WHEN Saints captain and legend James Ward-Prowse was informed by Gareth Southgate that he was not part of England’s 2022 World Cup squad, I dread to imagine the feelings.
I’m not an international footballer, but from other life experiences it was that familiar sinking feeling of the worst possible scenario – but one you’d imagined, thought about and suspected for a while – that was confirmed.
While the initial emptiness eventually gives way to sadness and regret, it likely does so with a washout period of anger. From what we know of Ward-Prowse, most of it will be self-directed.
As the Lions of England linked up today ahead of tomorrow’s flight to Doha, the 28-year-old will have and will continue to replay in his mind the moments when he feels he has let himself down this season.
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The tournament that should have been played in the summer – which would have seen Ward-Prowse go into it as a Premier League Player of the Year nominee and selection – is his second disappointment.
“It was hard to take,” said Ward-Prowse, after missing out on a call to be part of the eventual European Championship finalists last summer.
“It was kind of trying to find that balance between where I was, but I had to use that as motivation to raise my levels, even more, to make sure I don’t miss another one.”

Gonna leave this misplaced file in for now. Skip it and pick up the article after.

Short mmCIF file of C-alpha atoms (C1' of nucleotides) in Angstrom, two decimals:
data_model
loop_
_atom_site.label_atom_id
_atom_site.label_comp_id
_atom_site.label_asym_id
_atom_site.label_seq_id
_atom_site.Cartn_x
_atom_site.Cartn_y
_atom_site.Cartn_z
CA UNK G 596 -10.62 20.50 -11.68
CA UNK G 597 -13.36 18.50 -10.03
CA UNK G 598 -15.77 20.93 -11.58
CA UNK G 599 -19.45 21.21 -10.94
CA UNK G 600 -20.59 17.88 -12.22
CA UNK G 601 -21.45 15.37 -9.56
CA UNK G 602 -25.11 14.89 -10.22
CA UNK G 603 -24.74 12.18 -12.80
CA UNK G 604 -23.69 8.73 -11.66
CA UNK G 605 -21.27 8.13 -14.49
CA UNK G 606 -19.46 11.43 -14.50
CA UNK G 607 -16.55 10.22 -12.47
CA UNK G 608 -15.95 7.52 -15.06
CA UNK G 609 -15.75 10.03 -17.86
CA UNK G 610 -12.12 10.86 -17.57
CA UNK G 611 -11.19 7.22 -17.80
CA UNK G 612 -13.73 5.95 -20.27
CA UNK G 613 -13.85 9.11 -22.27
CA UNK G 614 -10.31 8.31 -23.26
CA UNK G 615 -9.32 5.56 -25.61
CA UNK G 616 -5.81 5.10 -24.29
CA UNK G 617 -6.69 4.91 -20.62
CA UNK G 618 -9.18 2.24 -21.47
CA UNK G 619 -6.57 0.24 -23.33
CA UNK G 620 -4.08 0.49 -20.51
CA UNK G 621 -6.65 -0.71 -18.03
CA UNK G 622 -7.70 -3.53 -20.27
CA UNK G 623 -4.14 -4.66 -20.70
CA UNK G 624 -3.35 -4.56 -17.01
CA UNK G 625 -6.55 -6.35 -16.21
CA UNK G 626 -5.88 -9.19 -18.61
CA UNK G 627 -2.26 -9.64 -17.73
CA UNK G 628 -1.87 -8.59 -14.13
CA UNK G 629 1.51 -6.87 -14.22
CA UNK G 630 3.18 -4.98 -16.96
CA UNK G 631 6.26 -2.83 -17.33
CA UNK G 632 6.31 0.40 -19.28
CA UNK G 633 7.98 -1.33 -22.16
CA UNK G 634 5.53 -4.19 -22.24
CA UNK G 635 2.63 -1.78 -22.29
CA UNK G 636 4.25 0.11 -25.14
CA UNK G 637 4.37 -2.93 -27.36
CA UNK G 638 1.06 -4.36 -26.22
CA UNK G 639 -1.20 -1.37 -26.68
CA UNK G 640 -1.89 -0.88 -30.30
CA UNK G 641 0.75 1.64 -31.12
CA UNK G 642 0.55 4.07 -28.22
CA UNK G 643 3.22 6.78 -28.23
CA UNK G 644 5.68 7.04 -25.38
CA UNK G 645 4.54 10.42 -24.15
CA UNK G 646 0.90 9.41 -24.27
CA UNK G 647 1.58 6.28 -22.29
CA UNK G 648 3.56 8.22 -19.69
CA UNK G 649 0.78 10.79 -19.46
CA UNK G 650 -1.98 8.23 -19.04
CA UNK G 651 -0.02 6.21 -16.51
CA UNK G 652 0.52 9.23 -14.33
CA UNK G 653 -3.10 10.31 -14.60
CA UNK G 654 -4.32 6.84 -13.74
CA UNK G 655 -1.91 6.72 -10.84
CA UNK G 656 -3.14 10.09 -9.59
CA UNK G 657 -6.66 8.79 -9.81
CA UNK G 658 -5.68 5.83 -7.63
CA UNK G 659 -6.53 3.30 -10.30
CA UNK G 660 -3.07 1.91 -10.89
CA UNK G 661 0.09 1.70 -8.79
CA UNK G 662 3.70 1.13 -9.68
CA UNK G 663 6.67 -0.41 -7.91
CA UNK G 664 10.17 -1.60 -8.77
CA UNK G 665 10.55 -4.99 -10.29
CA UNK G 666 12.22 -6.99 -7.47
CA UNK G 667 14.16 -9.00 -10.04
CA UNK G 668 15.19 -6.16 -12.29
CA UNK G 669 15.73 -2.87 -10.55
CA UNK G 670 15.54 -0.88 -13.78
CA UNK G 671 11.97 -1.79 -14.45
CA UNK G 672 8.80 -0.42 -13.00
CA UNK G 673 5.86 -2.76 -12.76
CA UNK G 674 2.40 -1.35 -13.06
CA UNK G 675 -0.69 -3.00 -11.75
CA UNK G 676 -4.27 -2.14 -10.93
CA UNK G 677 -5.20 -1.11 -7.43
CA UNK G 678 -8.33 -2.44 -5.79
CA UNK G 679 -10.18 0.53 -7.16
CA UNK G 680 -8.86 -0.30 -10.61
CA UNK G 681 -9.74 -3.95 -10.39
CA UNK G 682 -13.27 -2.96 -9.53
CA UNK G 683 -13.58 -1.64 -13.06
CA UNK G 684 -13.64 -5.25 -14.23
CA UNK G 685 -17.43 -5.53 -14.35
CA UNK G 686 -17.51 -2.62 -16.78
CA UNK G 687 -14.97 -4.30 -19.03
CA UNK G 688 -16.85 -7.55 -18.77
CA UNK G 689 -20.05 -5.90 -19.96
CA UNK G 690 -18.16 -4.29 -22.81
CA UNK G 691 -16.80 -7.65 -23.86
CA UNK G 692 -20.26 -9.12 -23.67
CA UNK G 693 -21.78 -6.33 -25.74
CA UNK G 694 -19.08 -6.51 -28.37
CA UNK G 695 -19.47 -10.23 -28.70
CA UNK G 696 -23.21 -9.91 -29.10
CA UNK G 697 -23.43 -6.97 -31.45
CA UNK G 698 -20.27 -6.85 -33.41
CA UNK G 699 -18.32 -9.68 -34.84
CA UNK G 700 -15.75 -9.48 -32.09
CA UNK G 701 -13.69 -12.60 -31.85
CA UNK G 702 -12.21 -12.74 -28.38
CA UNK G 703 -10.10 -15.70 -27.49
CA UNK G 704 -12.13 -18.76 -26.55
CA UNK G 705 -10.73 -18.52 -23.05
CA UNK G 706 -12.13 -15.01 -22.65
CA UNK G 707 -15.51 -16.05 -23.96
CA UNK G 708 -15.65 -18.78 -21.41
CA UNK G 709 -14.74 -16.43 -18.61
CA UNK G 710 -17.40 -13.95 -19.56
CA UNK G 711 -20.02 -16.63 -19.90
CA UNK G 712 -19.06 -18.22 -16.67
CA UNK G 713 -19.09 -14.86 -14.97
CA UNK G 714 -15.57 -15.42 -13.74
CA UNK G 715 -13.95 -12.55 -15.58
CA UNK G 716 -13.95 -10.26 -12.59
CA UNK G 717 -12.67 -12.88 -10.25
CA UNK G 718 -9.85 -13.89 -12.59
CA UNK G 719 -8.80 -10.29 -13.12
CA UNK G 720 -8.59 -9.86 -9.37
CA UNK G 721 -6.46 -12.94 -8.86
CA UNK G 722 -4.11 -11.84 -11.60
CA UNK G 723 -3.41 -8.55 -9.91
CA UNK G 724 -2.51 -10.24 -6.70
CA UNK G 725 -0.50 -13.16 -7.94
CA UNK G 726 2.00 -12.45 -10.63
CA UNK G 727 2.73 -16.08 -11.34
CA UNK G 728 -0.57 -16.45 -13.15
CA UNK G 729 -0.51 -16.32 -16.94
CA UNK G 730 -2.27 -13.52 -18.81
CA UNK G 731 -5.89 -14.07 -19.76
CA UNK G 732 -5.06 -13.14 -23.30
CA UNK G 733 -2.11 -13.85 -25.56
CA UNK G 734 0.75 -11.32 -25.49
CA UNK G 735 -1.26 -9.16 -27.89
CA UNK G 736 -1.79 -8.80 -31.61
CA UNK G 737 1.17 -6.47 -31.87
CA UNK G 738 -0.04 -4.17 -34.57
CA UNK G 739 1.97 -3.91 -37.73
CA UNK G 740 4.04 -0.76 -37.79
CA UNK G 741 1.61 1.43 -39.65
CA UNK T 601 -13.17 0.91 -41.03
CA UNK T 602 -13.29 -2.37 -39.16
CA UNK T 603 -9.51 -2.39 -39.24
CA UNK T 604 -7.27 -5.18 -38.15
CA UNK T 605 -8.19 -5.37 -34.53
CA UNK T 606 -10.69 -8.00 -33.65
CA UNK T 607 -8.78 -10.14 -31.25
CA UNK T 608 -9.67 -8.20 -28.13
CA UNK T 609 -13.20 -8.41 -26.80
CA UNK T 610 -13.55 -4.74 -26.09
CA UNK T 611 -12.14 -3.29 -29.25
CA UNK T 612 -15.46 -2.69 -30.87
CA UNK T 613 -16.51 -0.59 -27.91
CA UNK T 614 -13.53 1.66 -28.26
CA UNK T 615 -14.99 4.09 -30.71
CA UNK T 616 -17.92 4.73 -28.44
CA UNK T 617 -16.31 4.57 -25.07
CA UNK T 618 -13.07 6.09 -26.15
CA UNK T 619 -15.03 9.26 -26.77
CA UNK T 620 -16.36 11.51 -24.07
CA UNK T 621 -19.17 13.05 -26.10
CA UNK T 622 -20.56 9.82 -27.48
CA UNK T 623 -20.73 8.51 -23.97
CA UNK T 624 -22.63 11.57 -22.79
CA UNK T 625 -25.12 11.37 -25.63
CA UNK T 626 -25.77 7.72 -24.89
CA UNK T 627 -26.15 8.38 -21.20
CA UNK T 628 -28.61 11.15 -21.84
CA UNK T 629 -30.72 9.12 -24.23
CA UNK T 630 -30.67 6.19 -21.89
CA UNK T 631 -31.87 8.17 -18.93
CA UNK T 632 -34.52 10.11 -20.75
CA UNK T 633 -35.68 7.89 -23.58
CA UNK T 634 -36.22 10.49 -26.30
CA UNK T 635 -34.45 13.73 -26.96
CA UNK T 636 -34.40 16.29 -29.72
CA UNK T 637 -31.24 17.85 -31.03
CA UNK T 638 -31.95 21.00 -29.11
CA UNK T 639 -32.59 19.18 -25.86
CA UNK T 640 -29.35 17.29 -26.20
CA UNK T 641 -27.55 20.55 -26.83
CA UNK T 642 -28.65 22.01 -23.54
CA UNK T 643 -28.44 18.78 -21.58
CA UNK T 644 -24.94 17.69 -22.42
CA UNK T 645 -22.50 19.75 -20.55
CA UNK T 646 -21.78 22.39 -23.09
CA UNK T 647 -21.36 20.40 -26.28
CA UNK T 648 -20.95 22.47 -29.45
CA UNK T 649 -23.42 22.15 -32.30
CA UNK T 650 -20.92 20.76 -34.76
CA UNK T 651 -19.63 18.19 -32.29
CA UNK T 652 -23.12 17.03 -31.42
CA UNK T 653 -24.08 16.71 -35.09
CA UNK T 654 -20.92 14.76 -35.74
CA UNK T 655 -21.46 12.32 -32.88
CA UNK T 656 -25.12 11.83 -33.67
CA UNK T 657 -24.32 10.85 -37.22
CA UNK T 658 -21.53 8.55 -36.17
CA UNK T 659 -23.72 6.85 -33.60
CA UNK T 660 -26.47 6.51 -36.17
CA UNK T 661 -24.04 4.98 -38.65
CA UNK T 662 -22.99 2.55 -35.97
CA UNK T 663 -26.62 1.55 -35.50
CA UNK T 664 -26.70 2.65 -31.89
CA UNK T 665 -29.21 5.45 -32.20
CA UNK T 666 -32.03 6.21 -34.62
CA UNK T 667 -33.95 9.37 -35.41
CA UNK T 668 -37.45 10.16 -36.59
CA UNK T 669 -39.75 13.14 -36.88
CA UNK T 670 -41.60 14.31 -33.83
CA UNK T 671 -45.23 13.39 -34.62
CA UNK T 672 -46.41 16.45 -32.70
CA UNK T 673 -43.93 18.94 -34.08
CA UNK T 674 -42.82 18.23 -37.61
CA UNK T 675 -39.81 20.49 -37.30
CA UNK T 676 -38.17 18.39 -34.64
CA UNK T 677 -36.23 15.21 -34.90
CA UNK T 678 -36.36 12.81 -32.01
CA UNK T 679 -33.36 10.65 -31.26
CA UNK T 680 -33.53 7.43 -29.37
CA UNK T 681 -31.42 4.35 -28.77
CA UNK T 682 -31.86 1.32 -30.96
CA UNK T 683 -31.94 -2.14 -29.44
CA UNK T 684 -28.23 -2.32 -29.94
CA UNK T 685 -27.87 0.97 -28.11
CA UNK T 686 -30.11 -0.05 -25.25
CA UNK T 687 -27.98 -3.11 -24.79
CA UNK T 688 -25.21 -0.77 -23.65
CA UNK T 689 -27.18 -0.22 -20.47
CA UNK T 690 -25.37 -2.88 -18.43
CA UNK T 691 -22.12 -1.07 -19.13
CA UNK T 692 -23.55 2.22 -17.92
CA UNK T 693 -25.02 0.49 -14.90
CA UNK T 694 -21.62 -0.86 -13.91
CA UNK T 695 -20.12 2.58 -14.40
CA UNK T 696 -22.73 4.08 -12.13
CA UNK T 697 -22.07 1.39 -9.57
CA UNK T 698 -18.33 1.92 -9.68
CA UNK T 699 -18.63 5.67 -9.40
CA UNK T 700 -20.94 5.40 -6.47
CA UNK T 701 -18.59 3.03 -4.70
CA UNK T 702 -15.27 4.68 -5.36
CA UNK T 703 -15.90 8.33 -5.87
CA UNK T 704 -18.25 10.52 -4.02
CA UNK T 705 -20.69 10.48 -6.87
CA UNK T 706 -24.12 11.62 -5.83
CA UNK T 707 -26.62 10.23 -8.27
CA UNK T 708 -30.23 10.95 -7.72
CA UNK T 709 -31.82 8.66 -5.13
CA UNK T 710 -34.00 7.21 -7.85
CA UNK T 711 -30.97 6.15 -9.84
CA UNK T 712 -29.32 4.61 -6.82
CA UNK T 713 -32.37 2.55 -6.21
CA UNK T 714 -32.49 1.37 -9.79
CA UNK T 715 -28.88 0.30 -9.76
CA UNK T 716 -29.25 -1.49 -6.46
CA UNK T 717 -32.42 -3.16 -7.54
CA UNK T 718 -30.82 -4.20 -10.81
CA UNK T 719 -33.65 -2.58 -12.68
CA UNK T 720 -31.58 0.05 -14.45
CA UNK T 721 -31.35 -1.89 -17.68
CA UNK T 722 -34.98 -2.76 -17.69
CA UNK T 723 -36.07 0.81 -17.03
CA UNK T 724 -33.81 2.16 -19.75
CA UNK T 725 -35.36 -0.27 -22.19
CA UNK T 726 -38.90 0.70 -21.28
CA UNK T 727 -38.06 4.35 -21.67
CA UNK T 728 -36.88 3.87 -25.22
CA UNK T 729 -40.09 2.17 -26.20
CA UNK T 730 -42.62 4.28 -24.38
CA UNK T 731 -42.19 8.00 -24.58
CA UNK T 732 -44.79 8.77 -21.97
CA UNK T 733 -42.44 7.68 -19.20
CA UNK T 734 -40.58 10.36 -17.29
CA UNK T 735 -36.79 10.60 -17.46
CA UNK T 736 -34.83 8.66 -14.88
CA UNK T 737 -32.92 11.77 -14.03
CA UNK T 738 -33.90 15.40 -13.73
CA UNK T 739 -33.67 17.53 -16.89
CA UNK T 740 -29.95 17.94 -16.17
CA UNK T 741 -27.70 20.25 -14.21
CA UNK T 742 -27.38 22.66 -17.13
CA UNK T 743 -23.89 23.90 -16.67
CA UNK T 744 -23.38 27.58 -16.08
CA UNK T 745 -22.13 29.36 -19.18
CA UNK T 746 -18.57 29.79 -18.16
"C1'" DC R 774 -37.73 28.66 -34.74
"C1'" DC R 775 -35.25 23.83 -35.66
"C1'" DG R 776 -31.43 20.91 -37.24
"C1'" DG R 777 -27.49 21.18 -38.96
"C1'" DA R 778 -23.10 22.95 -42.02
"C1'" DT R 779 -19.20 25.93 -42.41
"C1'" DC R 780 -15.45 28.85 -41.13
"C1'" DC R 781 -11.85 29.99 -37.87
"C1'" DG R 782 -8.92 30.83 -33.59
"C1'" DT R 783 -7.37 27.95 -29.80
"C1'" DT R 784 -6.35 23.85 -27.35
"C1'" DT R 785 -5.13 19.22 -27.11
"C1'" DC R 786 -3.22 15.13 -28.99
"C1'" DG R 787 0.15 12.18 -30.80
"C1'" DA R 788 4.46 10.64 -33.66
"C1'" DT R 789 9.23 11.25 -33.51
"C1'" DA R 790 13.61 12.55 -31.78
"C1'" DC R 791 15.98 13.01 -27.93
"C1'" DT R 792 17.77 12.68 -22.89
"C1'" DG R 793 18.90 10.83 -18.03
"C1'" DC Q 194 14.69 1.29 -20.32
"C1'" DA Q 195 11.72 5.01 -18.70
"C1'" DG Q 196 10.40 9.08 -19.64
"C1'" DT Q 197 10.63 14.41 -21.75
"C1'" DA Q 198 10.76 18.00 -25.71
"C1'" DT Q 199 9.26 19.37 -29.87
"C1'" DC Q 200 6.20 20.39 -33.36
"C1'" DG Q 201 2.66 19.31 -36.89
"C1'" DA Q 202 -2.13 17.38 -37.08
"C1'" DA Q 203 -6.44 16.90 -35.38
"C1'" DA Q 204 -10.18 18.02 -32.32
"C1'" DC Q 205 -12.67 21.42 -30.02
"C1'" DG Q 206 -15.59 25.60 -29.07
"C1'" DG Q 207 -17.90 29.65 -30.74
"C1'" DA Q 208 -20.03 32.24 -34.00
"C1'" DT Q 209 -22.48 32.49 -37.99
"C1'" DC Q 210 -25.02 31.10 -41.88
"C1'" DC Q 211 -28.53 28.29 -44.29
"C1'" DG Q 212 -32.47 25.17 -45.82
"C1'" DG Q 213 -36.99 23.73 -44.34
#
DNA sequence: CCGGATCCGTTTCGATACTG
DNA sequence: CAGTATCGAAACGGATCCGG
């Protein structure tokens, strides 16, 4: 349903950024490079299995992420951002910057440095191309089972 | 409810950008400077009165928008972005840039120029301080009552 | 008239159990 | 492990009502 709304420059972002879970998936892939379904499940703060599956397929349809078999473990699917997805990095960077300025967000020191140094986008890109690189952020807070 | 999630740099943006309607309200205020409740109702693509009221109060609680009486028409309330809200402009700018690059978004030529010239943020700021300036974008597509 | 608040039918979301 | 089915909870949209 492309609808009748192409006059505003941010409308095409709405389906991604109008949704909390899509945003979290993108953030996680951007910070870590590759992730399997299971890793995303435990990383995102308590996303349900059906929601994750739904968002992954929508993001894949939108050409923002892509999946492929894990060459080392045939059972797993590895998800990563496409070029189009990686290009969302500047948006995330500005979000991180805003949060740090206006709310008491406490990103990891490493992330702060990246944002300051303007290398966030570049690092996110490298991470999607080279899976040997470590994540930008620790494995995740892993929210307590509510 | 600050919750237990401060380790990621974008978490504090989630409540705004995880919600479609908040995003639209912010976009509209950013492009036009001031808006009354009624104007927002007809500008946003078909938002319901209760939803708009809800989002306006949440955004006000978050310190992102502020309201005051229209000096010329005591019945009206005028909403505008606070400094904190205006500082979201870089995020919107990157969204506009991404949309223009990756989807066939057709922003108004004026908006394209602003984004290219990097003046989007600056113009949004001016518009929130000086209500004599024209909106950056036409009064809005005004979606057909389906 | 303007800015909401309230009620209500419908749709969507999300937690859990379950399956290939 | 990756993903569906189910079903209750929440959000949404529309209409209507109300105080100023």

Part of the preliminary squad – and played in four of England’s five games that year before the tournament – Ward-Prowse could not have been closer to the squad for the eventual finalists without actually being in it.
“I want to be there and want to be part of this great group and replicate the success we had,” added Ward-Prowse, of the upcoming World Cup.
But having played every minute of the Premier League season so far – as he so often does – he has failed to deliver the performances that saw him nominated alongside Jarrod Bowen and six others from the ‘big six’ clubs in May.
His season began with a trademark opener against Tottenham but has largely stopped there – save for a couple of deliveries against Leicester City and most recently Liverpool, which came after the squad selection was made.
Ward-Prowse has effectively lost his place to the younger Conor Gallagher, who excelled last season on loan at Crystal Palace but has also not shown his best football now back at parent club Chelsea.
Southgate’s decision is one that looks forward to future tournaments on England’s behalf, even though he probably won’t be there himself, and on form, Ward-Prowse can’t feel hard done by.
But I have no doubt that the second time around will hurt even more and leave the mind searching.
The concern is whether some of that anger feeds into delusional thoughts about how he has not been, in part, best assisted by his beloved club during the most critical months of his individual career.
Ward-Prowse is the model professional, as exemplified by new manager Nathan Jones at his first press conference in charge of Saints last week – less than 24 hours after Ward-Prowse’s gut-wrenching omission.
“We spoke yesterday and look, although he is bitterly disappointed, the professionalism (Ward-Prowse) showed yesterday was really admirable,” the Welshman explained.
However, large sections of the player management group were ultimately unhappy with the club’s management towards the back of last season.